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Comment: Re:flywheel (Score 1) 215

by nojayuk (#47808709) Attached to: Power Grids: The Huge Battery Market You Never Knew Existed

As you say battery breakthrough stories are a dime a dozen (a bit like solar cell breakthrough stories -- I'm still waiting for the $1/watt printed solar cells we were promised in a breathless article on Slashdot about eight years ago). Reality is what you can buy off the shelf now, the ticket price, the lifespan in terms of cycles or years in place, disposal costs at end-of-life etc. etc. Glossy brochures are not the same.

Current off-the-shelf static battery tech like NGK's sodium-sulfur units cost about $2 million per MWh, not $200,000 per MWh but they are expected to last for decades. If they ever solve the little "bursting into flames" problem they've been plagued with they might fit a niche as they're a lot smaller than an equivalent flywheel or other storage system for the same capacity. A drop in price to 1/100 of the NGK batteries is probably going to take a while though.

The Dinorwig pumped storage station in Wales (about 8GWh capacity) cost about $1.5 billion to build but it's been operational for forty years now and will probably last another forty years with a maintenance bill of a few hundred million bucks total. A static battery built of Li-ion cells could match the capacity and performance of Dinorwig at much less capital cost but the half-billion bucks worth of cells would need replacing every five years or so.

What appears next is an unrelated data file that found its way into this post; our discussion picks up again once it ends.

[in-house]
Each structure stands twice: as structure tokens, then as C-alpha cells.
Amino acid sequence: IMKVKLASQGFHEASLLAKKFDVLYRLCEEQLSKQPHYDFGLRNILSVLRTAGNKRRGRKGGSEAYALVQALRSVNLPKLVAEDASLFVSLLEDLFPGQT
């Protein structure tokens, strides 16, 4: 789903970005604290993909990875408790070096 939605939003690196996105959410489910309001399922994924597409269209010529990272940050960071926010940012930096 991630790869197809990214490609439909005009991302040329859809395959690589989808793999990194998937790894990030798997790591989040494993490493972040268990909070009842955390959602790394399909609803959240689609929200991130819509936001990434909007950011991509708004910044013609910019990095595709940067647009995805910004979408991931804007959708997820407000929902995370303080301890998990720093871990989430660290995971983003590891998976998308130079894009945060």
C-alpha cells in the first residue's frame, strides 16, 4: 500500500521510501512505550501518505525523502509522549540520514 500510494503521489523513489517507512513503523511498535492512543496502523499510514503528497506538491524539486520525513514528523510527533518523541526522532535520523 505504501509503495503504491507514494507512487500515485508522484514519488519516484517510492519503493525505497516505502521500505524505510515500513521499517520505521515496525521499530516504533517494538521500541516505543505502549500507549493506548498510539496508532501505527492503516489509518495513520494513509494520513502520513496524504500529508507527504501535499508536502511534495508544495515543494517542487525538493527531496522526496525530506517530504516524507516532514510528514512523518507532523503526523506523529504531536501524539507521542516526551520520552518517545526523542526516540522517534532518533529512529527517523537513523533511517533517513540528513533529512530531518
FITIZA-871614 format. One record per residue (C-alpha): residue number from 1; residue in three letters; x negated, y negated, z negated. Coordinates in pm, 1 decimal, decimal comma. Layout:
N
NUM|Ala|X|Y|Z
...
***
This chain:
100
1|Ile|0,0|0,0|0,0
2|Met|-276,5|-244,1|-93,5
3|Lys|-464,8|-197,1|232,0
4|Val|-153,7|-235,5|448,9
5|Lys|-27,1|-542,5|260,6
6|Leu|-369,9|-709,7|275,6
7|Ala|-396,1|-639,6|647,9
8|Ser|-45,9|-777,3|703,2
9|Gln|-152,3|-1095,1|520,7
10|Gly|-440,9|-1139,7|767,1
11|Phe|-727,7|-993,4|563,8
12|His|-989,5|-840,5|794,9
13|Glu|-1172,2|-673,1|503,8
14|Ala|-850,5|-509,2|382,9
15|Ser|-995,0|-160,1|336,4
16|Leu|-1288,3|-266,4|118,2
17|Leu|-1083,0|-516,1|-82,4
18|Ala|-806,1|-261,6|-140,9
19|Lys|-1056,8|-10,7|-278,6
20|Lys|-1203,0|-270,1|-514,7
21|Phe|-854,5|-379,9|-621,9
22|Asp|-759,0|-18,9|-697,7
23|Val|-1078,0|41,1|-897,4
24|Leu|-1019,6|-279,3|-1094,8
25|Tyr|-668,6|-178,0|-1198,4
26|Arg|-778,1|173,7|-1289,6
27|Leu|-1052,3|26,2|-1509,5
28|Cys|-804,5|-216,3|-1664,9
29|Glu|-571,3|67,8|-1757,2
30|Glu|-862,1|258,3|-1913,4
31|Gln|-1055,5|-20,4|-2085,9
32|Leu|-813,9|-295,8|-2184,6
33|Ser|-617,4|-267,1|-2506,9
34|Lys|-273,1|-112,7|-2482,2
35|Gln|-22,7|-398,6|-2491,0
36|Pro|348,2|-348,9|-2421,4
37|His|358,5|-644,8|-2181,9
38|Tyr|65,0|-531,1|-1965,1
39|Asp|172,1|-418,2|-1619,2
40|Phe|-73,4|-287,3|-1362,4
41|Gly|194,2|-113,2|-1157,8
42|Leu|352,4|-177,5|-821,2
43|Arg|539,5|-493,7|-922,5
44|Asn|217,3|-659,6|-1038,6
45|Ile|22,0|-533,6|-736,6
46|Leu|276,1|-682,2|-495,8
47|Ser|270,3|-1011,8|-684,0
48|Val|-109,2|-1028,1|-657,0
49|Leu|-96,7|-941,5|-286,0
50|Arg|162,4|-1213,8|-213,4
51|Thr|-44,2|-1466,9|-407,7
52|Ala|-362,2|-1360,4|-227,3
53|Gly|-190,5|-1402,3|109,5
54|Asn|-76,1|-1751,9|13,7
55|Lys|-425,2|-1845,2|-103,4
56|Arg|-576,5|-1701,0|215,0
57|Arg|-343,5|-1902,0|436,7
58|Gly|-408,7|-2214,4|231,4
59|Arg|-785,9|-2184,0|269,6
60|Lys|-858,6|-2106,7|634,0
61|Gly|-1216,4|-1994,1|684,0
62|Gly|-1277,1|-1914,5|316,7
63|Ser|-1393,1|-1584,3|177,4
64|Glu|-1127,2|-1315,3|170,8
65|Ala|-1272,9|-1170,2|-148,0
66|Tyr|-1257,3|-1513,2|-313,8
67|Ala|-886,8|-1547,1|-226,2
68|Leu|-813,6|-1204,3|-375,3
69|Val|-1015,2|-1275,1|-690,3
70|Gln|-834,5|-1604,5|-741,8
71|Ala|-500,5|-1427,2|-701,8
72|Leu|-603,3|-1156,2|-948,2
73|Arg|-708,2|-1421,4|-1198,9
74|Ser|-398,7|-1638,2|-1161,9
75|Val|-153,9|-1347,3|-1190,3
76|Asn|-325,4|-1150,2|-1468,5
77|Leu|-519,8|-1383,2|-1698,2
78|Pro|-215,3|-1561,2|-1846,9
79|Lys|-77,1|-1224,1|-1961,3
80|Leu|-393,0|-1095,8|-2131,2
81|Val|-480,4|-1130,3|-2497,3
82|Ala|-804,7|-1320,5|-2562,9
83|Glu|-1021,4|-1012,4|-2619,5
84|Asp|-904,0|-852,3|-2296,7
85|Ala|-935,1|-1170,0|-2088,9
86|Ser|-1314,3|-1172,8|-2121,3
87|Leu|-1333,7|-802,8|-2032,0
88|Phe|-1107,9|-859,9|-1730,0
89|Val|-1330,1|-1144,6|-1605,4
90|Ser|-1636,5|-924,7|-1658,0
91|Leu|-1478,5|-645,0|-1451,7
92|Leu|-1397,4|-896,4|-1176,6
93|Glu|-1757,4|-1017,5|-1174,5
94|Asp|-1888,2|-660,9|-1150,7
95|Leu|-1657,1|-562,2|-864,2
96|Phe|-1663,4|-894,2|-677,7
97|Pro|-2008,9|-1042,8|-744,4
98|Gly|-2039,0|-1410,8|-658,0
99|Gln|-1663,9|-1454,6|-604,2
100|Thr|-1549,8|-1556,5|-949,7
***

Comment: Re:Indeed... (Score 2) 116

by nojayuk (#47805551) Attached to: Finland's Nuclear Plant Start Delayed Again

The Olympic Dam copper, uranium and gold mine in south Australia is installing an experimental acid leach facility to process their spoil to extract residual uranium and copper.

"Olympic Dam currently produces close to 4000 tU3O8 per year and around 180,000 tonnes of copper. The planned [acid leach] expansion could lift annual uranium production to around 19,000 tonnes U3O8 and boost annual copper production by up to 515,000 tonnes." (From World Nuclear News)

The uranium market spot price has been depressed for a few years in part due to the "Megatons to Megawatts" project which put a lot of excess Russian weapons-grade uranium into the fuel pipeline, effectively subsidised by the US government as part of its non-proliferation efforts. Now that this project is complete it's expected the minehead price will rise again and mining operations are looking to expand their production now that it is expected to be more profitable in the near future.

Comment: Re:flywheel (Score 1) 215

by nojayuk (#47805159) Attached to: Power Grids: The Huge Battery Market You Never Knew Existed